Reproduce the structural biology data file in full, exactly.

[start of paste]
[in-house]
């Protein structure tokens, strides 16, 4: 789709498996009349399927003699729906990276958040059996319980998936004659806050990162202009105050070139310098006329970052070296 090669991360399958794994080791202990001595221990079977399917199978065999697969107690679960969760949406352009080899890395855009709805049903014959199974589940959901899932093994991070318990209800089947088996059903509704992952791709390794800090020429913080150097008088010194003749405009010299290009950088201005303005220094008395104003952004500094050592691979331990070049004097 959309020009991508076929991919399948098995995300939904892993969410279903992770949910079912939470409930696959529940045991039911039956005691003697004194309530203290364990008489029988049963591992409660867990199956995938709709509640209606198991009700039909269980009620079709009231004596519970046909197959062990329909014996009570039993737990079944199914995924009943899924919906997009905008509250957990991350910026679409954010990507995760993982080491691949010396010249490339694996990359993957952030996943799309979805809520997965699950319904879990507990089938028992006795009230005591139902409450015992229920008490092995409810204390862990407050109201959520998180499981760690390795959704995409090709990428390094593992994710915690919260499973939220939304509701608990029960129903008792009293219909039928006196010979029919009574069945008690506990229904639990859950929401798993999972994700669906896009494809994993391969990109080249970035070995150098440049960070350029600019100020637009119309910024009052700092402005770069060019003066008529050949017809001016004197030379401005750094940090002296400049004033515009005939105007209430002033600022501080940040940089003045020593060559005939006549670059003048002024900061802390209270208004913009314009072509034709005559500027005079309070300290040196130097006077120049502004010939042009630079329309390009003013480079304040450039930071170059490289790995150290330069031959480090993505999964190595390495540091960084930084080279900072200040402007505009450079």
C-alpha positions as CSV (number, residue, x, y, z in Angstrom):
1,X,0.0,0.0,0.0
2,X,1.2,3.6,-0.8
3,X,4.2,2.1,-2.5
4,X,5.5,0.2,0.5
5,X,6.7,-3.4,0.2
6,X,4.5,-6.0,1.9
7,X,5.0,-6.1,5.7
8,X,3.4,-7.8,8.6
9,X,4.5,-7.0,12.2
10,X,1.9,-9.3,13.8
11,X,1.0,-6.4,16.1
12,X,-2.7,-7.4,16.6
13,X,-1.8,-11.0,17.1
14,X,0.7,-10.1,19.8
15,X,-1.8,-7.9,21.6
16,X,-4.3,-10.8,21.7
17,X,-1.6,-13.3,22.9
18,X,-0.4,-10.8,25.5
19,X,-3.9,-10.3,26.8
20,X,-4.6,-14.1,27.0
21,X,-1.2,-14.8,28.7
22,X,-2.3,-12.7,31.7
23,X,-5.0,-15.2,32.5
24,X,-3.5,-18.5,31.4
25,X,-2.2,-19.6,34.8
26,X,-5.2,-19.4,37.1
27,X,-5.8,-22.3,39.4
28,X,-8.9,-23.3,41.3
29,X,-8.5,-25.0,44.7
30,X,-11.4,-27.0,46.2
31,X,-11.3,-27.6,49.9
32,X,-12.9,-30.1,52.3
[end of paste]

[in-house]
């Protein structure tokens, strides 16, 4: 789709498996009349399927003699729906990276958040059996319980998936004659806050990162202009105050070139310098006329970052070296 090669991360399958794994080791202990001595221990079977399917199978065999697969107690679960969760949406352009080899890395855009709805049903014959199974589940959901899932093994991070318990209800089947088996059903509704992952791709390794800090020429913080150097008088010194003749405009010299290009950088201005303005220094008395104003952004500094050592691979331990070049004097 959309020009991508076929991919399948098995995300939904892993969410279903992770949910079912939470409930696959529940045991039911039956005691003697004194309530203290364990008489029988049963591992409660867990199956995938709709509640209606198991009700039909269980009620079709009231004596519970046909197959062990329909014996009570039993737990079944199914995924009943899924919906997009905008509250957990991350910026679409954010990507995760993982080491691949010396010249490339694996990359993957952030996943799309979805809520997965699950319904879990507990089938028992006795009230005591139902409450015992229920008490092995409810204390862990407050109201959520998180499981760690390795959704995409090709990428390094593992994710915690919260499973939220939304509701608990029960129903008792009293219909039928006196010979029919009574069945008690506990229904639990859950929401798993999972994700669906896009494809994993391969990109080249970035070995150098440049960070350029600019100020637009119309910024009052700092402005770069060019003066008529050949017809001016004197030379401005750094940090002296400049004033515009005939105007209430002033600022501080940040940089003045020593060559005939006549670059003048002024900061802390209270208004913009314009072509034709005559500027005079309070300290040196130097006077120049502004010939042009630079329309390009003013480079304040450039930071170059490289790995150290330069031959480090993505999964190595390495540091960084930084080279900072200040402007505009450079």
C-alpha positions as CSV (number, residue, x, y, z in Angstrom):
1,X,0.0,0.0,0.0
2,X,1.2,3.6,-0.8
3,X,4.2,2.1,-2.5
4,X,5.5,0.2,0.5
5,X,6.7,-3.4,0.2
6,X,4.5,-6.0,1.9
7,X,5.0,-6.1,5.7
8,X,3.4,-7.8,8.6
9,X,4.5,-7.0,12.2
10,X,1.9,-9.3,13.8
11,X,1.0,-6.4,16.1
12,X,-2.7,-7.4,16.6
13,X,-1.8,-11.0,17.1
14,X,0.7,-10.1,19.8
15,X,-1.8,-7.9,21.6
16,X,-4.3,-10.8,21.7
17,X,-1.6,-13.3,22.9
18,X,-0.4,-10.8,25.5
19,X,-3.9,-10.3,26.8
20,X,-4.6,-14.1,27.0
21,X,-1.2,-14.8,28.7
22,X,-2.3,-12.7,31.7
23,X,-5.0,-15.2,32.5
24,X,-3.5,-18.5,31.4
25,X,-2.2,-19.6,34.8
26,X,-5.2,-19.4,37.1
27,X,-5.8,-22.3,39.4
28,X,-8.9,-23.3,41.3
29,X,-8.5,-25.0,44.7
30,X,-11.4,-27.0,46.2
31,X,-11.3,-27.6,49.9
32,X,-12.9,-30.1,52.3